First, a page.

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Zone 7

In 2009, excavations focused on the southwest foot of the Kephali hill where previous investigations in the beginning of the 1990s by Sylvie Müller and Jan Driessen identified the remains of a megalithic wall. The position of the wall near to the modern entrance to the site makes this structure unmistakable to the visitor (Fig.1).

FIg.1 : Megalithic wall seen from the south after overgrowth clearing (Photo C. Gaston).

FIg.1 : Megalithic wall seen from the south after overgrowth clearing (Photo C. Gaston).

The wall consists of an L-shaped structure made of two 7 m-long stretches meeting at right angle. The considerable size of the blocks (the largest is estimated to weigh 2 tons!) and the position of the wall across what is today the easiest path to the top of the hill led to speculate about the date and function of the structure. These issues were elucidated by the excavation of two limited trenches.

The first trench, opened against the outer face of the wall, brought to light a Neopalatial pottery deposit (MM IIIB/LM IA) probably corresponding to a redeposited destruction layer. Since the deposit was found resting against the face of the wall, its date may provide a terminus ante quem for the abandonment of the structure.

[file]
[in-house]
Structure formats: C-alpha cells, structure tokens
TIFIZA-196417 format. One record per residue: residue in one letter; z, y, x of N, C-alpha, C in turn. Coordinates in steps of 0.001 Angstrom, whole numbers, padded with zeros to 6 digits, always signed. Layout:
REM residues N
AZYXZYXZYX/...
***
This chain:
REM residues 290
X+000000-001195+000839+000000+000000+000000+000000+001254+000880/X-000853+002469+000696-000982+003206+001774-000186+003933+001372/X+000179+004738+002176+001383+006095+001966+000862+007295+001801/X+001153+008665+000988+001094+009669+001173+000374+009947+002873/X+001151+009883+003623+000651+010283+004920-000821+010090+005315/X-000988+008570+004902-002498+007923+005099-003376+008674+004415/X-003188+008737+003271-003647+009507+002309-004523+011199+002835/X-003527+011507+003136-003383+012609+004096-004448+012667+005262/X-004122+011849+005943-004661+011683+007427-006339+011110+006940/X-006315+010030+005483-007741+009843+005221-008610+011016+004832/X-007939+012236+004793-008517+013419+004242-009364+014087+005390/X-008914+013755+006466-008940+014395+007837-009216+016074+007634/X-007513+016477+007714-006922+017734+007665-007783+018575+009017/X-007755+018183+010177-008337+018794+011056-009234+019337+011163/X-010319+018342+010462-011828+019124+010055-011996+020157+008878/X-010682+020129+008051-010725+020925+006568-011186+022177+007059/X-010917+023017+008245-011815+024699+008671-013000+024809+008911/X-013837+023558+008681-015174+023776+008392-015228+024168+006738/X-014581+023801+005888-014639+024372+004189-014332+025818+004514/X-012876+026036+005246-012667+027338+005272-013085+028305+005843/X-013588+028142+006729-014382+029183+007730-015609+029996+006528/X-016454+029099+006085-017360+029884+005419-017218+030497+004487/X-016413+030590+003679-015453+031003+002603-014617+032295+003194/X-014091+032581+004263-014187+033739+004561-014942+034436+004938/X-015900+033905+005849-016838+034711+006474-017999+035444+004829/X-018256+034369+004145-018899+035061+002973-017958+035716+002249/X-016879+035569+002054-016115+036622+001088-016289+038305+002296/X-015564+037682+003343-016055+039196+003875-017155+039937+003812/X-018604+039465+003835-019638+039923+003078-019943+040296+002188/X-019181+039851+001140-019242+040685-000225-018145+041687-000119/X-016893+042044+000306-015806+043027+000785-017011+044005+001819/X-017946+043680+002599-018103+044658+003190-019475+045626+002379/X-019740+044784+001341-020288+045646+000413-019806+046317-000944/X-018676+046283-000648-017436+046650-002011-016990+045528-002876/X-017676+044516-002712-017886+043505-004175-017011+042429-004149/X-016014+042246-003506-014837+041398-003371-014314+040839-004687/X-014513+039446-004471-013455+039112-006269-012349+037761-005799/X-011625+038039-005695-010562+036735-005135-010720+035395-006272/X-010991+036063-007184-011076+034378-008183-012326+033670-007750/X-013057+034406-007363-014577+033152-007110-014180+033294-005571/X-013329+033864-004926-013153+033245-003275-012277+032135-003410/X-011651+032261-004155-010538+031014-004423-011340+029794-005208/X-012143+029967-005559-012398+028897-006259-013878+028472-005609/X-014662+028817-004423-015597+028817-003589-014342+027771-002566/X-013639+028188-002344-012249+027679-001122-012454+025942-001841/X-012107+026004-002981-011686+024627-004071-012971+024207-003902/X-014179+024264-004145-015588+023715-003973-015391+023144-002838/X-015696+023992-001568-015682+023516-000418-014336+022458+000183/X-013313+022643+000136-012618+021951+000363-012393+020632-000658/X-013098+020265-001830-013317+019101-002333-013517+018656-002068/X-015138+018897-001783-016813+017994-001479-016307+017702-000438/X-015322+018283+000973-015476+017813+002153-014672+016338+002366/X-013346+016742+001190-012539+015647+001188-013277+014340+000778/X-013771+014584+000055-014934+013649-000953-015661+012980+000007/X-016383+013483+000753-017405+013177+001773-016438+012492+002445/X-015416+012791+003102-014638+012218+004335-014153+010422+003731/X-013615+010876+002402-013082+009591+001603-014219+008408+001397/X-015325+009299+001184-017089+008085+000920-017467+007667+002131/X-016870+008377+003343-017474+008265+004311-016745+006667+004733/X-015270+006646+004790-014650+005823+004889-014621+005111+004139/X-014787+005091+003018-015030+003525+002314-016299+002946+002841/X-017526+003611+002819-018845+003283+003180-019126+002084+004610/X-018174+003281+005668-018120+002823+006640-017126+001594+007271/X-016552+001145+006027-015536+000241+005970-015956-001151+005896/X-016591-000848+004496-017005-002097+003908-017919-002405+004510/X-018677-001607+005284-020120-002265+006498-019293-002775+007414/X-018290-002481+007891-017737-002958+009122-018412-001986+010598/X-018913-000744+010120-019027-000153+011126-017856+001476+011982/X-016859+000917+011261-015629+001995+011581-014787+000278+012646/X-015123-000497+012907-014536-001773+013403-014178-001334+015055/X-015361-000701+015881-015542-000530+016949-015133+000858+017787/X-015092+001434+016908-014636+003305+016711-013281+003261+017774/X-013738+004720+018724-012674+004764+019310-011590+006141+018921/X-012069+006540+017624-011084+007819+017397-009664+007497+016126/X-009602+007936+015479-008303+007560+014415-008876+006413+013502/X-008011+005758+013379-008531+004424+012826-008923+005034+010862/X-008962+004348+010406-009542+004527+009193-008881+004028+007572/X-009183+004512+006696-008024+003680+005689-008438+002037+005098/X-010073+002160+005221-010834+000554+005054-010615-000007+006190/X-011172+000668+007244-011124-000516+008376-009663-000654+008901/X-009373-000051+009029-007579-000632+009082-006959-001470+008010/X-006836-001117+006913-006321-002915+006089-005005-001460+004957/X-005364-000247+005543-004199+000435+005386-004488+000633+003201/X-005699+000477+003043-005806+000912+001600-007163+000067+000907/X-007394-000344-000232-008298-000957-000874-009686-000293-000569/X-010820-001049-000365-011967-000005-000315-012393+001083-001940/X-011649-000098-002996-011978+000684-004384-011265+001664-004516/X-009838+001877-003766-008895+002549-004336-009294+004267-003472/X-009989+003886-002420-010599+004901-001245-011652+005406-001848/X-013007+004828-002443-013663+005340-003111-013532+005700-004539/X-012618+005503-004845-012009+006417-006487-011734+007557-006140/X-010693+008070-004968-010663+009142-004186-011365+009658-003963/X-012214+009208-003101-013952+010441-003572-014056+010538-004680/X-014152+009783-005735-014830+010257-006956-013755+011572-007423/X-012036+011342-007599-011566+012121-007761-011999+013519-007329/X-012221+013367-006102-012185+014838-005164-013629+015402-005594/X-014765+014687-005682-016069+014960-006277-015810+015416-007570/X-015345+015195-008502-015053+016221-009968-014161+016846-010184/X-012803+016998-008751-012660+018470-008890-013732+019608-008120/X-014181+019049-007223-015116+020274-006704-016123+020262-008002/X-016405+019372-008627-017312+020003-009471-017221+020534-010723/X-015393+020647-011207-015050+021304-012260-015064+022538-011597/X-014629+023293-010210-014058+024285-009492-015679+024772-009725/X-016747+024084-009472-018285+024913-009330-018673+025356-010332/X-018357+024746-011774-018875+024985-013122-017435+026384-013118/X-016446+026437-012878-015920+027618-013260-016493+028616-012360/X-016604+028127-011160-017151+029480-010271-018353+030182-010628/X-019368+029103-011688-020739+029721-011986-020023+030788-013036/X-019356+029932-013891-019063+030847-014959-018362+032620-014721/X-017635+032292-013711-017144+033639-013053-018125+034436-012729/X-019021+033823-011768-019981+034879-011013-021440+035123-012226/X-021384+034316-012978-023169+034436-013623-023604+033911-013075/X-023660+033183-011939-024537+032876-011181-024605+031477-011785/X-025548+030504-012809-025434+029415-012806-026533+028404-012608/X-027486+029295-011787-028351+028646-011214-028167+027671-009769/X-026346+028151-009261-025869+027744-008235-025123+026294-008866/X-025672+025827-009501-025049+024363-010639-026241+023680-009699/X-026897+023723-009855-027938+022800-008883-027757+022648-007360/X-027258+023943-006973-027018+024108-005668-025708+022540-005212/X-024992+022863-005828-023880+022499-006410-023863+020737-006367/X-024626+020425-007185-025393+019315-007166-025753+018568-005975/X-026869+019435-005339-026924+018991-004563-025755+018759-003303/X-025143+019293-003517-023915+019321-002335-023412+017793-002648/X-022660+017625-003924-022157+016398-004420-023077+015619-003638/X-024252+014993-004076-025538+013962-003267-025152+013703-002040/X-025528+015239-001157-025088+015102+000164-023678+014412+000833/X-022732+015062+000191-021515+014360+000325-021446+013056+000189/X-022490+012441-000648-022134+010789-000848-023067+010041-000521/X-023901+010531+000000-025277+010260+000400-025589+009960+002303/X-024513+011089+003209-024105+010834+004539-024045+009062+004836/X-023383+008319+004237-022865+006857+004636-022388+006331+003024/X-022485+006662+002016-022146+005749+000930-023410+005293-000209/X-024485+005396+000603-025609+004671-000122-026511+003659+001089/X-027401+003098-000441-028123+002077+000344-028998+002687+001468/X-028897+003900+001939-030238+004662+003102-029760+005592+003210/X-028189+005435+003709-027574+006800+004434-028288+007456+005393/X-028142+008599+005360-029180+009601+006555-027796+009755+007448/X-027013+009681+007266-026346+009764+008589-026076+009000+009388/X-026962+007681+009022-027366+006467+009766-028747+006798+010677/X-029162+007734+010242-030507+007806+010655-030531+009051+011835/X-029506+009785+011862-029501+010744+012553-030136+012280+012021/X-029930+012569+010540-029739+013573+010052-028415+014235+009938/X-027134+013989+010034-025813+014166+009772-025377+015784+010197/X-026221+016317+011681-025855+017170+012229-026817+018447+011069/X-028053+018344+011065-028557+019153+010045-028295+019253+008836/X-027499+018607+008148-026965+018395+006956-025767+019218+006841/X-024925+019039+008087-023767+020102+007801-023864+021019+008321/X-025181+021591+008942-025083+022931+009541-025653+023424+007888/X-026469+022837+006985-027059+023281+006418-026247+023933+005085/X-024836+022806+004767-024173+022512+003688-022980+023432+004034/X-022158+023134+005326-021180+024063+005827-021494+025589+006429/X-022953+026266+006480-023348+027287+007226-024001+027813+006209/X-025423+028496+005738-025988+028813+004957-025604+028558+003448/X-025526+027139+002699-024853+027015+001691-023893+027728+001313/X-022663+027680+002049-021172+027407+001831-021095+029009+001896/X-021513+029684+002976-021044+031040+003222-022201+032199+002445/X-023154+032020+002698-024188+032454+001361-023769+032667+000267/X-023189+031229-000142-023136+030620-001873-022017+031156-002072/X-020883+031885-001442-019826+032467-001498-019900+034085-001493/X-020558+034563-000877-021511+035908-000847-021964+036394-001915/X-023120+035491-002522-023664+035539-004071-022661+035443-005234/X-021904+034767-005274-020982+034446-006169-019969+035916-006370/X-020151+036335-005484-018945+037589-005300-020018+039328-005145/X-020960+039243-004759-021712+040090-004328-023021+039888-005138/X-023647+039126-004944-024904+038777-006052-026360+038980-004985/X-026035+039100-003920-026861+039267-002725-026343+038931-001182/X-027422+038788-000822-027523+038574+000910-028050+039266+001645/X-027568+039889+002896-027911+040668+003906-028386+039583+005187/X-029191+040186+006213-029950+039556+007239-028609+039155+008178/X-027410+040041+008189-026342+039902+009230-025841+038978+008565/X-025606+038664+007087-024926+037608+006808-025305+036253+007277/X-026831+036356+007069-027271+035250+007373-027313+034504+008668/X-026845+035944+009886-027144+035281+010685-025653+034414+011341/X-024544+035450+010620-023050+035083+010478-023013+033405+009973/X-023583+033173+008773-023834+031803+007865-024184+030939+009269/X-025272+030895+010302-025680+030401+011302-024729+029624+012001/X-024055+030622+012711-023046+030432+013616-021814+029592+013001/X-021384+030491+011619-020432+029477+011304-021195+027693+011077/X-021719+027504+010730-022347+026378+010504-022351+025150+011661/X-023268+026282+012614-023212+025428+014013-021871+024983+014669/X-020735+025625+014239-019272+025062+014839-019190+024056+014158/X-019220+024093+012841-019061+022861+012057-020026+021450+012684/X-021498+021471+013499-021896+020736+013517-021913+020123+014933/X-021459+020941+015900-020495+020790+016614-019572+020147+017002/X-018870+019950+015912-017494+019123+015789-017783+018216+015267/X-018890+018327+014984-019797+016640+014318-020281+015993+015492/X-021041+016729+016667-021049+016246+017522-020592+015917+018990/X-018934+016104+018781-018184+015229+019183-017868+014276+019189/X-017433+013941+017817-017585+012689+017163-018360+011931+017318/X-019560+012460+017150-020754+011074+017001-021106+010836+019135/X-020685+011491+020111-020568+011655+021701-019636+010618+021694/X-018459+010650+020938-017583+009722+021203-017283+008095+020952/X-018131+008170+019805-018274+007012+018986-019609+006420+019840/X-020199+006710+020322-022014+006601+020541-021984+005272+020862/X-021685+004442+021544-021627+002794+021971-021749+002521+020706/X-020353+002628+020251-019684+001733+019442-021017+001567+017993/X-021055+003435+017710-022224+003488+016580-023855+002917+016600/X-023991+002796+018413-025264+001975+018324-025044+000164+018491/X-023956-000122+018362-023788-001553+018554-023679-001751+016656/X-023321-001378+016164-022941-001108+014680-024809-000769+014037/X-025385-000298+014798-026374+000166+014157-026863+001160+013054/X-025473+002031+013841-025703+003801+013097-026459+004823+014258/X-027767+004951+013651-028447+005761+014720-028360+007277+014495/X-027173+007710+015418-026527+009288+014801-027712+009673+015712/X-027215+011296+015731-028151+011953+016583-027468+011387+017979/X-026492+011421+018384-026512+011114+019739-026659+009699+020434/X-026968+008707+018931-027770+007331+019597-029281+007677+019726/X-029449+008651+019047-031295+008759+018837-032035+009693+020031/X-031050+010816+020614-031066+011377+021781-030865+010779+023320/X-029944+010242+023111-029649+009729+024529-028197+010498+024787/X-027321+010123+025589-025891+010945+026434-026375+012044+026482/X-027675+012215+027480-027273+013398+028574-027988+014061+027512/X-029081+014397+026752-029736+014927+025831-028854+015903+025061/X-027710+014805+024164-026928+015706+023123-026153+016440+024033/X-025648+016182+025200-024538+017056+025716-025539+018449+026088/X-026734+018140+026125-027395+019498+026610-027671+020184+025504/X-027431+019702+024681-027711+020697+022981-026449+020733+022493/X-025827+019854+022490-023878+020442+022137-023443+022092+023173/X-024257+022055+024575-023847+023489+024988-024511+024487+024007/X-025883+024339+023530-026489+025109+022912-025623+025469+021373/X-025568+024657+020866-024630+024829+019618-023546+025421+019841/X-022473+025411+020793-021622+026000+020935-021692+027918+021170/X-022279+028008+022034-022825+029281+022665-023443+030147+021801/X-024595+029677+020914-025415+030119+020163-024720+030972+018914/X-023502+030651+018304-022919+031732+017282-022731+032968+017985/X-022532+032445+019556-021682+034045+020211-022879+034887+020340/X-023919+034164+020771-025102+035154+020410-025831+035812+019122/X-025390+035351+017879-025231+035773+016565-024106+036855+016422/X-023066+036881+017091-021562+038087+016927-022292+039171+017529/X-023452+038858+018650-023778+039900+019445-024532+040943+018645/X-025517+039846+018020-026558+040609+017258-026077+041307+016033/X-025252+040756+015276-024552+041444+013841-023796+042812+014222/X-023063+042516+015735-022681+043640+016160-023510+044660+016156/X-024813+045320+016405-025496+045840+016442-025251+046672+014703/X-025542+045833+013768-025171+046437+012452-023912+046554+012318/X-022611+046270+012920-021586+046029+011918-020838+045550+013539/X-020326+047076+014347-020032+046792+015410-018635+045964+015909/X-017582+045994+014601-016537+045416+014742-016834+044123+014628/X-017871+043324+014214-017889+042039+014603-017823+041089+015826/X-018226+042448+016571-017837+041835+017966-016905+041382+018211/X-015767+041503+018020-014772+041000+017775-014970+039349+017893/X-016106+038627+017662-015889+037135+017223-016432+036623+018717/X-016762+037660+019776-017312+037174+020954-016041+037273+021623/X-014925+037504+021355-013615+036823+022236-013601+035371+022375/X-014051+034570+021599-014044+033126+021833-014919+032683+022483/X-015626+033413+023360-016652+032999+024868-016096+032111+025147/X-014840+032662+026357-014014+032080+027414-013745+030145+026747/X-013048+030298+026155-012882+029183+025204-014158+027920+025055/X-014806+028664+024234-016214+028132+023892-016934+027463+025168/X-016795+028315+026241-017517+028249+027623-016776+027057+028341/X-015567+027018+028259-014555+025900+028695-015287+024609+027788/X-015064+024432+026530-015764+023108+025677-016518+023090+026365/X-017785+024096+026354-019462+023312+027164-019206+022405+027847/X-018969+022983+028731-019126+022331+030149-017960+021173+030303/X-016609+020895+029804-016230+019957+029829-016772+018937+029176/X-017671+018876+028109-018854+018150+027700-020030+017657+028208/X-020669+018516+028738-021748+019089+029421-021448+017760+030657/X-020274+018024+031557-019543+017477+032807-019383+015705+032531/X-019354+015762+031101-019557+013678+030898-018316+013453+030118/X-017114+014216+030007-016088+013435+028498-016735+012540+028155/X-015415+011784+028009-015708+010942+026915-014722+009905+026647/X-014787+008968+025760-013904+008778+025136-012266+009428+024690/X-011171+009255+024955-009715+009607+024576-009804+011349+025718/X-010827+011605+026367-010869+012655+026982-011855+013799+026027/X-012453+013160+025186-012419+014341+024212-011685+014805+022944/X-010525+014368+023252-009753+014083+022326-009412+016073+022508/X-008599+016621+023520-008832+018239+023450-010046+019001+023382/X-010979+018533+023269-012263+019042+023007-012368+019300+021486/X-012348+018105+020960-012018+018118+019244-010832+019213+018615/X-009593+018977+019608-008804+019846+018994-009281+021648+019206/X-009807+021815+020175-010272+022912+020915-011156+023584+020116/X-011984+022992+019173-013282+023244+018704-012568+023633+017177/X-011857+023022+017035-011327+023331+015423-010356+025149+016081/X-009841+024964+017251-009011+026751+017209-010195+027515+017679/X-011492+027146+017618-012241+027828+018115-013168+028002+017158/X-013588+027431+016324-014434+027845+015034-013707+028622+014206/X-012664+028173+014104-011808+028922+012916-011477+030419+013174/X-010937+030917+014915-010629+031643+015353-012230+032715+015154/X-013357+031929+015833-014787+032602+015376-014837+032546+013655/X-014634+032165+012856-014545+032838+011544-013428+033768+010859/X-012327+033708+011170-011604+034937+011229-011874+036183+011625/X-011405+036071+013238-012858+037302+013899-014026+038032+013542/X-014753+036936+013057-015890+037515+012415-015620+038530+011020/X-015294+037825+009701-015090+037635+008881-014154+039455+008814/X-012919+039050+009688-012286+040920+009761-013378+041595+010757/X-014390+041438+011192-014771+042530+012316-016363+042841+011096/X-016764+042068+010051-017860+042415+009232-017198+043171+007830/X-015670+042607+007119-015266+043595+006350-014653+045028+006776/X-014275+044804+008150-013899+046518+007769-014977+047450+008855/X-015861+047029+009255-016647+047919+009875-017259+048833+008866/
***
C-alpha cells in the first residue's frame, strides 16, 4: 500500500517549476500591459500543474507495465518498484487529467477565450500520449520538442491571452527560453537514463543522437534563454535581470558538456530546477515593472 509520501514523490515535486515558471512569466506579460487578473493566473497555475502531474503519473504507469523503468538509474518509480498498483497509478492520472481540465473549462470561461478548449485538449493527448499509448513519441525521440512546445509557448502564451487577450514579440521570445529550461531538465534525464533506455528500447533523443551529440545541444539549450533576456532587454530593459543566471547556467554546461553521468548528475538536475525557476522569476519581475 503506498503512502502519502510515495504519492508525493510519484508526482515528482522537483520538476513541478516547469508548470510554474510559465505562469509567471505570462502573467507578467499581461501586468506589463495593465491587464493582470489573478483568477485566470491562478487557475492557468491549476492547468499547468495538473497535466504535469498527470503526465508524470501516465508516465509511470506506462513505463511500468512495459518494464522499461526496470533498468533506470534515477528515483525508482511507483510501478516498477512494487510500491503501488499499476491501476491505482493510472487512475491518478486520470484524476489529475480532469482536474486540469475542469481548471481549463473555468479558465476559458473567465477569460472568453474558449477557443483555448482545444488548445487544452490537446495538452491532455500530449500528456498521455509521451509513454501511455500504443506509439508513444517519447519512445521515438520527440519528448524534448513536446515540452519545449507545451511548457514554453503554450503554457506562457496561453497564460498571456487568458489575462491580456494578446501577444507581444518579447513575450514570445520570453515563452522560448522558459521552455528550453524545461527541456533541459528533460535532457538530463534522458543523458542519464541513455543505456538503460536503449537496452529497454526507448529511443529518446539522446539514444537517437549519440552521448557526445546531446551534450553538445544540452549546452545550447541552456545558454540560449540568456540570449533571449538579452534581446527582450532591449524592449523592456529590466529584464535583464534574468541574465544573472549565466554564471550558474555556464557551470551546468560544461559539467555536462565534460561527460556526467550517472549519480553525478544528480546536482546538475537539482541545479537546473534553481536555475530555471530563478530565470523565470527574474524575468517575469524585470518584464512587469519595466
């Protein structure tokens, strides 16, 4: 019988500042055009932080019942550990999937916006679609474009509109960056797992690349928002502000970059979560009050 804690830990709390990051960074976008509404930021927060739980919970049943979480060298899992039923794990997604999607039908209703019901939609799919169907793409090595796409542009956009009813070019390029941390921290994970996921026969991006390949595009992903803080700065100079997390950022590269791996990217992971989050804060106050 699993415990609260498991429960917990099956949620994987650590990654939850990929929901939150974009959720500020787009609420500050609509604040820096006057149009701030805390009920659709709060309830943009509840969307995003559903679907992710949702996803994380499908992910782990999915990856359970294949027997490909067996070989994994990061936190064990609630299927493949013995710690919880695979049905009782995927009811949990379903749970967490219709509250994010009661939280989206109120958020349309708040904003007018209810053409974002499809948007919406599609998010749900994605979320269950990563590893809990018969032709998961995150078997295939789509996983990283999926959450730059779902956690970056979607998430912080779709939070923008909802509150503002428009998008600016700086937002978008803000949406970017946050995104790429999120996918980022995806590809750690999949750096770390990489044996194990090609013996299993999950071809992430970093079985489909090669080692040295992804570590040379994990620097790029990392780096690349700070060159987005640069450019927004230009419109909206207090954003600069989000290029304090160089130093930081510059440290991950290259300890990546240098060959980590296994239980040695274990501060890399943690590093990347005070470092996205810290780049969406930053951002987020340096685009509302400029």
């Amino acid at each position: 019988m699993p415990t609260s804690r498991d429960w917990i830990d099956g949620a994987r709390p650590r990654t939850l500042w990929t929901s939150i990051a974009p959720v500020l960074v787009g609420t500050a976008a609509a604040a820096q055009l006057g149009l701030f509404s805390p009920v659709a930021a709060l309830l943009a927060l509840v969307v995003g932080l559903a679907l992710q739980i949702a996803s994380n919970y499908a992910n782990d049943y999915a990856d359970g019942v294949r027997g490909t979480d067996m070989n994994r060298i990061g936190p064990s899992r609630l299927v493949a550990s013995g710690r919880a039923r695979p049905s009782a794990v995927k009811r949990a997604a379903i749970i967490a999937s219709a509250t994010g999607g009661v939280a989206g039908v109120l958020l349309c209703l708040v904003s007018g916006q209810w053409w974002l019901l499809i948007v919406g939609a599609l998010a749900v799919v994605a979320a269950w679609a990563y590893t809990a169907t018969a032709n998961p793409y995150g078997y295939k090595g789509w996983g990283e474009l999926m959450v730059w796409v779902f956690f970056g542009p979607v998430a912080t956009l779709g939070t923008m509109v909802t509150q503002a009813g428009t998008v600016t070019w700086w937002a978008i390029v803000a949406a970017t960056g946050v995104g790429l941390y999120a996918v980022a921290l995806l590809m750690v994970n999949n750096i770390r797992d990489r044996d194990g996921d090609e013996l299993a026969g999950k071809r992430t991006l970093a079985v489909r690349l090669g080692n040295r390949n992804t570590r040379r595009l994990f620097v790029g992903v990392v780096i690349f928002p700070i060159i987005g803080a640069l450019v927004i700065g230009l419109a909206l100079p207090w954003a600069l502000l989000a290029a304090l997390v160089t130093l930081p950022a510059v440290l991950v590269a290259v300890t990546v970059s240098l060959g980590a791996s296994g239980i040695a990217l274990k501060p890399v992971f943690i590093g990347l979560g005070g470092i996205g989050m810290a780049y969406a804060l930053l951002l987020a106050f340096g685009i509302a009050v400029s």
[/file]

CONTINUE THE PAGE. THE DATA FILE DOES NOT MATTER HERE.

The second trench was opened in the angle of the wall. There, excavations revealed three successive Neopalatial earth floor levels (MM IIIB/LMIA). This evidence suggests that the wall may have been part of a residential structure during the Neopalatial period. The Neopalatial floors were apparently laid over collapsed debris belonging to an earlier, Protopalatial residential structure. It is not impossible that this structure was occupied until MM III when it suffered substantial damage. EM II-III pottery was found mixed with the collapsed material and suggests that the area may have been inhabited as early as EM II. From the collapsed debris come the fragments of an MM straight-sided cup decorated in white-on-dark with a semi-radiating motif (Fig.2). These fragments can be stylistically related to the classical “Kamares” ware abundantly represented at the palaces of Phaistos and Knossos.

Fig.2 : Middle Minoan straight-sided cup fragments with white-on-dark decoration (Photo Chr. Papanikolopoulos).

Fig.2 : Middle Minoan straight-sided cup fragments with white-on-dark decoration (Photo Chr. Papanikolopoulos).

On present evidence, it seems unlikely that the megalithic wall of Sissi was exclusively designed as part of a defensive system. Aside from its likely association with Protopalatial and Neopalatial residential buildings, the structure may also have served as a retaining wall. Its monumental character may also have been intended to impress visitors arriving from the west.

Simon Jusseret